Sadly, this push for support wasn’t enough, and the health care reform plan was scrapped later that year. My family’s struggle to afford health care access continued for nearly two more decades. We finally got some relief in 2010 with the passage of the Affordable Care Act, which at long last allowed us to get health coverage without insurance companies using health issues against us.

But now, thanks to a decision released last month by a Texas district court judge, I’m terrified that we’ll be propelled right back to the same scary, helpless place we were nearly 25 years ago when I made that trek to Washington, D.C.

Democratic lawmakers have already announced plans to appeal Judge Reed O’Connor’s ruling that the Affordable Care Act is unconstitutional, and the Fort Worth judge has agreed to stay his own ruling pending appeal, a reprieve that will keep the law intact for now. But if the ruling is upheld, the future for millions of Americans like me who depend on ACA protections to obtain treatment could be bleak.

I have two sisters who went without medical care for years prior to the ACA because they had inadequate insurance or no insurance at all. One now needs a double lung transplant, and the other has advanced multiple sclerosis that has left her blind in one eye and barely able to walk. I try not to contemplate how different their lives might be now if they had been able to receive medical treatment years ago.

For them and others in my family, the arrival of the ACA was a literal lifesaver. The care I receive for my own serious medical conditions and health emergencies—including a stroke I suffered without warning last year—is all that stands between a relatively normal, productive life and significant disability or possible death.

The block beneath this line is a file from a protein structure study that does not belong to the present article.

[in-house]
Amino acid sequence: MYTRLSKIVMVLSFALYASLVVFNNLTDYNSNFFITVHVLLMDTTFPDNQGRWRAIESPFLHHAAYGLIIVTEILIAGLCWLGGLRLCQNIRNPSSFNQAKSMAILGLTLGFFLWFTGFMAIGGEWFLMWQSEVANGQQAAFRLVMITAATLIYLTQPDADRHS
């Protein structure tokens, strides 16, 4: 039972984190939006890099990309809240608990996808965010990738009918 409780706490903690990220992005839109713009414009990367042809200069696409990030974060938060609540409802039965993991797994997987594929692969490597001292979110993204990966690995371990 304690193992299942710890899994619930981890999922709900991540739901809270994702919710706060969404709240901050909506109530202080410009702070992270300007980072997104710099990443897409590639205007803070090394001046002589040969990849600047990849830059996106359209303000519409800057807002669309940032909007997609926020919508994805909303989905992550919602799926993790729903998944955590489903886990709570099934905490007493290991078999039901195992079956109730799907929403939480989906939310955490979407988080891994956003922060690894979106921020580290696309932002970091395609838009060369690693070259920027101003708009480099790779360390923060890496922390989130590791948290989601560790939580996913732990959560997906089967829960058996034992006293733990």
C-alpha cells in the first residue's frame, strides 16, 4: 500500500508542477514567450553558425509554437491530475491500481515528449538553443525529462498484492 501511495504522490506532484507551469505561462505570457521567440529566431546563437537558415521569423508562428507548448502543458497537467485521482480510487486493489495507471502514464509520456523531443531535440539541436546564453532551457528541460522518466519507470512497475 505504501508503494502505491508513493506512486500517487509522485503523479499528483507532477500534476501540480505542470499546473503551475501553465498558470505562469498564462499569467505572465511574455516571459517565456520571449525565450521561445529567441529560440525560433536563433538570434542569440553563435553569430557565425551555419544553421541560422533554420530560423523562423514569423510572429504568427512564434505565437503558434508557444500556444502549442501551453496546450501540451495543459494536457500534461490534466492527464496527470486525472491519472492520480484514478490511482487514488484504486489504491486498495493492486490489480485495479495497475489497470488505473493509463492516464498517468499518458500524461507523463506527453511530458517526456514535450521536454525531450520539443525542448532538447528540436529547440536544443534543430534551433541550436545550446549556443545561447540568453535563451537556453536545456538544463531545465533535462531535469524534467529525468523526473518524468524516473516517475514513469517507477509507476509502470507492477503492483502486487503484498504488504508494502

To take away our means of survival, as this ruling seeks to do, would be cruel and shameful.

Republican leaders have had eight years to come up with improvements to the Affordable Care Act. They complained about the law nonstop that entire time, but have yet to put forth any feasible alternative plans. Throughout that time, bright minds with advanced health care policy knowledge from nonpartisan organizations have explored ideas for a revamped health care system—concepts that could have served as a strong jumping-off point for those ostensibly looking to repeal and replace Obamacare. The GOP failed to pursue any of these leads.

The abolishment of the ACA now wouldn’t just send us back to where we began. It would create way more headaches than we had in the first place. (This is perhaps one reason why Judge O’Connor stayed his own ruling.) Hospitals, insurance companies, and other entities involved in medical treatment or health care payments have completely restructured their entire systems based on the ACA. Eliminating the law completely without any alternative plan ready to go would be devasting—and deadly—to a huge number of Americans. This move would leave carnage in its wake.

Not surprisingly, Donald Trump shared his reaction to the Texas court decision via Twitter shortly after the ruling, cheering the development as “Great news for America!”

It’s sad and disturbing that Trump and so many GOP leaders would celebrate a move that could leave millions of sick and vulnerable Americans with no access to critical medical care.

I am terrified at the prospect of returning to the pre-ACA days, when many members of my family suffered in pain without medical treatment. For people like me and my loved ones, a return to that time could essentially be a death sentence. It will ultimately be up to Chief Justice John Roberts and the Supreme Court to do the right thing and prevent this outcome. Otherwise, I fear we will be propelled backward to a scenario where once again access to health care becomes a luxury out of reach to many who desperately need it.